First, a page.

'The former, ' Mann says, 'are not only recipients of graduate output but also accept responsibility for further training and education to ensure that the graduates have the opportunities to continue their personal, professional and intellectual education. Educational staff - as key players within undergraduate education, and increasingly as partners to employers in postgraduate education - must be fully aware of the changes taking place in industry.'

This 'life-skills' discussion is one which is commonly heard in educational circles. There is significant debate in mainstream educational establishments about the 'value' that each particular course offers.Whereas, in the past, education was for education's sake, today it has to have a 'point'.The point (or the 'desired objec t ive' as it used to be ca l led) , of education used to be to raise the intellectual standing of the student - nowadays the point is to provide 'worth' for future employers or for society as a whole. So what is wrong with that?

Is education now part of a job creation scheme to improve the employability of students? This question affects the pure sciences and arts more than the study of architecture, for obvious reasons.

'Value-engineering' is blighting courses in subjects such as English and history - which are having to justify the impossible; the direct relevance of the arts to business. The sciences are also having to link their syllabuses to the needs of industry; not in the usual sandwich course way, but by marginalising 'pure' sciences. Even the ivory towers of Oxbridge are having to prove their relevance.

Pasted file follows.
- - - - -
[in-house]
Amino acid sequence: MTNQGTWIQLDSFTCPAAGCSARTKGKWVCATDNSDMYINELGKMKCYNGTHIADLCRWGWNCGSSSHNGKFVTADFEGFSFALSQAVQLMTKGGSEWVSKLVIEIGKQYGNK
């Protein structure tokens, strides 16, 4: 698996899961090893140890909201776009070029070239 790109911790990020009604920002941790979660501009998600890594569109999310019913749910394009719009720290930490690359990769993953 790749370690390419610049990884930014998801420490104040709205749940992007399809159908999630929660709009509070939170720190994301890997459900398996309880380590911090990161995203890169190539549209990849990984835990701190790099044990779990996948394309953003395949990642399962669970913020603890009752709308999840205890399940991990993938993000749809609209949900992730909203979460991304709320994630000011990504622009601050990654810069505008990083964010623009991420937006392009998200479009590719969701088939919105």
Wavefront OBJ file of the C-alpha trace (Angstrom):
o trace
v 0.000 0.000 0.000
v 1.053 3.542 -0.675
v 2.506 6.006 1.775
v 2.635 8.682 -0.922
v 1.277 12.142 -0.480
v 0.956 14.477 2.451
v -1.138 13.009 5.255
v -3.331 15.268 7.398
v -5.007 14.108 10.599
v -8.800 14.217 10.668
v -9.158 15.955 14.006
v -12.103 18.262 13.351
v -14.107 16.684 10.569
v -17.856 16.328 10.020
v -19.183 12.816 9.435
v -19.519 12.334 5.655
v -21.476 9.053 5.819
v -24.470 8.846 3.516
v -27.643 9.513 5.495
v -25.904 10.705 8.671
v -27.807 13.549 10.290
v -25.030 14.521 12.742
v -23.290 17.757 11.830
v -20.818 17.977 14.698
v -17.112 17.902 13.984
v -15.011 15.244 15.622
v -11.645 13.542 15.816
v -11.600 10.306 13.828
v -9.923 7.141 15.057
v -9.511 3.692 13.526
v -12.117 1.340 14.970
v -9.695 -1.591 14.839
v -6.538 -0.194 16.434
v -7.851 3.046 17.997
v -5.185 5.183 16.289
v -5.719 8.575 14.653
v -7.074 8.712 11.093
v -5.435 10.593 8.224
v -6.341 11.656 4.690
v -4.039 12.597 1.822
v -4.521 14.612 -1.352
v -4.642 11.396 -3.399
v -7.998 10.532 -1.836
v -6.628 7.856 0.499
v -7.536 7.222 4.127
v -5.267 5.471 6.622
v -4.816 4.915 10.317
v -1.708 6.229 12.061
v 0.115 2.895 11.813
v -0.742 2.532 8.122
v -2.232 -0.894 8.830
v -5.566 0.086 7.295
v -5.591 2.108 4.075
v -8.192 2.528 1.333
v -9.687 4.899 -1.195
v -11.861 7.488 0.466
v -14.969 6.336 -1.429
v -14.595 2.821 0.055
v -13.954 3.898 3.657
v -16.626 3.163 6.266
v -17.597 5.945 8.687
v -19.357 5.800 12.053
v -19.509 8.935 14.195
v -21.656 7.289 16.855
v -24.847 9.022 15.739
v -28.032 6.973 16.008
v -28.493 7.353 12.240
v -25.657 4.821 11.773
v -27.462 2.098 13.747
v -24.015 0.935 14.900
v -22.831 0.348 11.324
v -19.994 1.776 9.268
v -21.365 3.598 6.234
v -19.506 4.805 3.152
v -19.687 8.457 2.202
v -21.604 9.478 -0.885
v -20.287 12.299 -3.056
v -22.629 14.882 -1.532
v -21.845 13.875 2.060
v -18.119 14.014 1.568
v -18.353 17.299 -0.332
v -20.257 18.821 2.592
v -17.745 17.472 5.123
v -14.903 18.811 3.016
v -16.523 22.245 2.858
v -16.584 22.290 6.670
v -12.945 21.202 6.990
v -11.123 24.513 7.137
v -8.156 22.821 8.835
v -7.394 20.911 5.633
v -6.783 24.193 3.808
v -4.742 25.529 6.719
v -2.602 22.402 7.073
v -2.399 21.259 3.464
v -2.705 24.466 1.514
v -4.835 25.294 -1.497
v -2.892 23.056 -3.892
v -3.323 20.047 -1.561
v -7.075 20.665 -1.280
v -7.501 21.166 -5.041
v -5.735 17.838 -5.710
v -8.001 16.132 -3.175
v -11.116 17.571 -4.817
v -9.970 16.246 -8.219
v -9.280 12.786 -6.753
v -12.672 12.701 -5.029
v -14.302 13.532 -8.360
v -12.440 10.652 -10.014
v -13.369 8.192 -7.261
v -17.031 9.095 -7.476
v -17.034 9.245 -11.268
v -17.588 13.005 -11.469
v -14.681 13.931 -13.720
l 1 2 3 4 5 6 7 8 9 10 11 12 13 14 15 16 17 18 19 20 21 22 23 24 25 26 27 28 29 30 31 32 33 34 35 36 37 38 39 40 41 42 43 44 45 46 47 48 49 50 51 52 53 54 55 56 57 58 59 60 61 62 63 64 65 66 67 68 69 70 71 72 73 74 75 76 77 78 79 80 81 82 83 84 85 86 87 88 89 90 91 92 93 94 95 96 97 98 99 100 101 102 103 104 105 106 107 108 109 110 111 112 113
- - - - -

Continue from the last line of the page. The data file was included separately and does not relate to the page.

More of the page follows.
In the view of many educationalists, this is the effect of the general dumbing down of standards. Social commentator Claire Fox, writing in the Times Educational Supplement, says: 'In education, the equation of vocational, skills-based training with academic subjects means that a national vocational qualification in hairdressing and a general national vocational qualification in catering are on a par with physics and English literature.' Education as a training ground for work simply results in 'keyboard skills' and 'interpersonal skills', being elevated to the status of real knowledge.